GOP won’t answer why monument cut from budget

The N.C. General Assembly

GOP won’t answer why monument cut from budget
July 06
04:00 2017

Before the N.C. General Assembly adjourned its long session last Friday, Republican legislative leaders House Speaker Tim Moore and Senate Pro-tem Phil Berger were asked in writing why they cut a proposed $200,000 from the compromise $23 billion budget for the African-American “Freedom Monument” project slated for the state Capitol grounds, and instead earmarked $5 million – 25 times as much – to a new $65 million N.C. Civil War Museum in Fayetteville, scheduled to open in 2020.

Neither Moore or Berger responded to the written requests for comment sent to their offices one day before both houses of the legislature adjourned.

The only Republican lawmaker who did respond to the press inquiry was one of the budget-writers, state Rep. Donny Lambeth [R-Forsyth], but that was to say that only Moore or Berger could answer.

“This was negotiated after the full [committee] chairs finished all the budget work that was asked of us.  I can see if I can get you a statement from the Speaker,” Lambeth emailed back to The Chronicle, but no statement from Speaker Moore was forthcoming.

The museum, or “center” as it is normally referred by its Winston-Salem-based fundraiser, has already raised approximately $27 million – all but $7 million from government funding from Fayetteville, Cumberland County, and now the state legislature.

When completed, it will replace the current Museum of the Cape Fear, a state-owned, state supported facility.

The Freedom Monument, planning for which began in Republican Gov. Pat McCrory’s administration, would also be a state-owned, state-funded memorial. After various hearings were held about the project across the state, a summary report was written for the advisory committee of the  N.C. Historical Commission and the N.C. African American Heritage Commission.

The draft summary of that report said that, ““The monument should make an impact on all visitors, young people included. The monument is intended for all citizens, not solely for African Americans. The monument should present a public face to newcomers and should encapsulate the African American experience in North Carolina. It is the intent of the sponsoring bodies that the monument should be historical and commemorative in nature. While it must be aesthetically pleasing, it should complement other monuments on the grounds and be grounded in North Carolina history.”

The Freedom Monument project is now without public funding as originally proposed last March by Democratic Gov. Roy Cooper in his budget.

A spokesperson for the N.C. Dept. of Natural and Cultural Resources (N.C. DNCR), which oversees the project along with both commissions, said Gov. Cooper’s proposed appropriation was to complete the planning and design on the monument Gov. McCrory once said was an “…appropriate way to recognize the contributions of African-Americans to North Carolina’s history.”

The project now has no timeline or appropriation, “but we are moving forward,” the N.C. DNCR spokesperson assured The Chronicle.

The elimination of funding for the Freedom Monument only reinforced the bad taste Democrats and others already had for a bruising legislative session where the Republican majority, without apology, imposed their will on a Democratic governor they vowed to show little regard for.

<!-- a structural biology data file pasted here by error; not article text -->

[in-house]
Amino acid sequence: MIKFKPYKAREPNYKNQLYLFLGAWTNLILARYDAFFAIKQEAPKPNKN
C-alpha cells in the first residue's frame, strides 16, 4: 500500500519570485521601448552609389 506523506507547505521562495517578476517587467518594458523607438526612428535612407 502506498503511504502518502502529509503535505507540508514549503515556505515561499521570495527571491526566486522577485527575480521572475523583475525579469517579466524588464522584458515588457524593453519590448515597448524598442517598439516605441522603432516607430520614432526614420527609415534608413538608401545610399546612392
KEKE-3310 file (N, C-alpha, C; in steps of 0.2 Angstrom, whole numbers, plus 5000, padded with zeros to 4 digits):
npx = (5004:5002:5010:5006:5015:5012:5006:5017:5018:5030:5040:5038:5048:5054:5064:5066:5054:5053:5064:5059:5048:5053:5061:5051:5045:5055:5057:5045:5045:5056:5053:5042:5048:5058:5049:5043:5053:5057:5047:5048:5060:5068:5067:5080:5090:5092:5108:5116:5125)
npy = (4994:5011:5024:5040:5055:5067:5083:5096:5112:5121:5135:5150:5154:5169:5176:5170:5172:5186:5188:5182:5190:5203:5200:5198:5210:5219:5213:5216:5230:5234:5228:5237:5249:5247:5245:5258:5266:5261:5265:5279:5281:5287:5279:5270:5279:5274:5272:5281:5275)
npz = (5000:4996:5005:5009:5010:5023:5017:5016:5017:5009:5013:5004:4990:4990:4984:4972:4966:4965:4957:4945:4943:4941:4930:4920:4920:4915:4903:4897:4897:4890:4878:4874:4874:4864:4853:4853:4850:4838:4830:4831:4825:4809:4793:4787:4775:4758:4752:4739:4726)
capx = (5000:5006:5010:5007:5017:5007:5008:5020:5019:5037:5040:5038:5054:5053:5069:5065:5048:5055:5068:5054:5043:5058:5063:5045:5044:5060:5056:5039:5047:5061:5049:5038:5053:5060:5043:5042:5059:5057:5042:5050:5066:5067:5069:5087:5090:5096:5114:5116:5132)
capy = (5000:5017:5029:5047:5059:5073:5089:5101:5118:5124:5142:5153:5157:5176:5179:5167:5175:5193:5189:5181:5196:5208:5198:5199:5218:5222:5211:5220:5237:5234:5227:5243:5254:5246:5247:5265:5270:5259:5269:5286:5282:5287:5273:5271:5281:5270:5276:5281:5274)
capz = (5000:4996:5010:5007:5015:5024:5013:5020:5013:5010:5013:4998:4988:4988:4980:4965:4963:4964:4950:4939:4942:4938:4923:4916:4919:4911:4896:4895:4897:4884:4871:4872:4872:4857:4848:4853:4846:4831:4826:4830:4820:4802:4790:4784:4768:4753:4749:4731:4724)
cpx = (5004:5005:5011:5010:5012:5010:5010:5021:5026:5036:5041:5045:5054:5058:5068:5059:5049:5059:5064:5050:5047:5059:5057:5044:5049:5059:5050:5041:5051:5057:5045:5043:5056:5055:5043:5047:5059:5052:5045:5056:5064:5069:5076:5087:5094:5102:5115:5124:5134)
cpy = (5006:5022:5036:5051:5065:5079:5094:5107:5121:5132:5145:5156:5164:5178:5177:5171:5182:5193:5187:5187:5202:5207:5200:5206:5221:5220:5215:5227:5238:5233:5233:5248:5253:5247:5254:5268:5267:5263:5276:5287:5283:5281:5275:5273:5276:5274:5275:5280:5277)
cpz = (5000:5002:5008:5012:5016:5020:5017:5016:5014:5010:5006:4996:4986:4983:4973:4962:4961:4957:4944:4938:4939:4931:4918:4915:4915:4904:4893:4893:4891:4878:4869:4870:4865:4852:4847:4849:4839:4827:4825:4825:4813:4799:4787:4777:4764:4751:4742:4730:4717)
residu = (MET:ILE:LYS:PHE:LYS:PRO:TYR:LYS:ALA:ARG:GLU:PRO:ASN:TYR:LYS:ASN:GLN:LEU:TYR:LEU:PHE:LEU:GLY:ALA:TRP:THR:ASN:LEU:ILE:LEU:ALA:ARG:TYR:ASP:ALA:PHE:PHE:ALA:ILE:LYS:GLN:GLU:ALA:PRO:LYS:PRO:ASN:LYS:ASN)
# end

“I’m troubled that Republican legislative leaders neglected to fund an African American heritage monument on State Capitol grounds,” Gov. Cooper said in a statement to The Chronicle. “This monument is long overdue, which is why I prioritized it in my budget proposal. This is just another example of legislative Republicans with the wrong priorities.”

Noting that the GOP decision to scrub the funding for the Freedom Monument was “disappointing,” Sen. Paul Lowe Jr. (D-Forsyth) opined,” The General Assembly should be leading the way in showing that North Carolina is committed to progress and celebrates the rich history of African-Americans.

“Instead, my Republican colleagues have once again decided to ignore the history of the people they serve. I hope that we are able to find common ground to fund a project that is long overdue,” Sen. Lowe concluded.

Non-elected officials, however, did not spare the rod.

Duke University Professor of Public Policy Dr. William Darity Jr. bluntly told The Chronicle, “ We are living in a moment where we are getting a glimpse of what life would have been like under a Confederate States of America.”

Picking up from Professor Darity’s clue of an Old South mentality at work in the legislature, civil rights attorney All McSurely, who is white, said, “The Berger-Moore secret white caucus recognizes its days are numbered. Their politics, based on abject denial of the effects of Southern systems of racism and poverty … have cruelly punished black and white poor and working people across North Carolina and the South. They apparently have convinced themselves that the 30 to 35 percent base of ‘white’ voters, if they can just curry their votes with racial code-words and policies, will keep them in power forever.”

Finally, N.C. NAACP President Rev. Dr. William J. Barber II, outraged by the Republican-led legislature’s overall policies toward the poor and communities of color, called GOP rule “illegal and out of control.”

“Whether it’s the regressive budget or denying health care or voter suppression, this legislature is out of touch with democratic principles and our deepest moral values. With every action, they expose their love for failed policies of the past and their desire to take North Carolina backward,” Rev. Barber said.

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Cash Michaels

Cash Michaels

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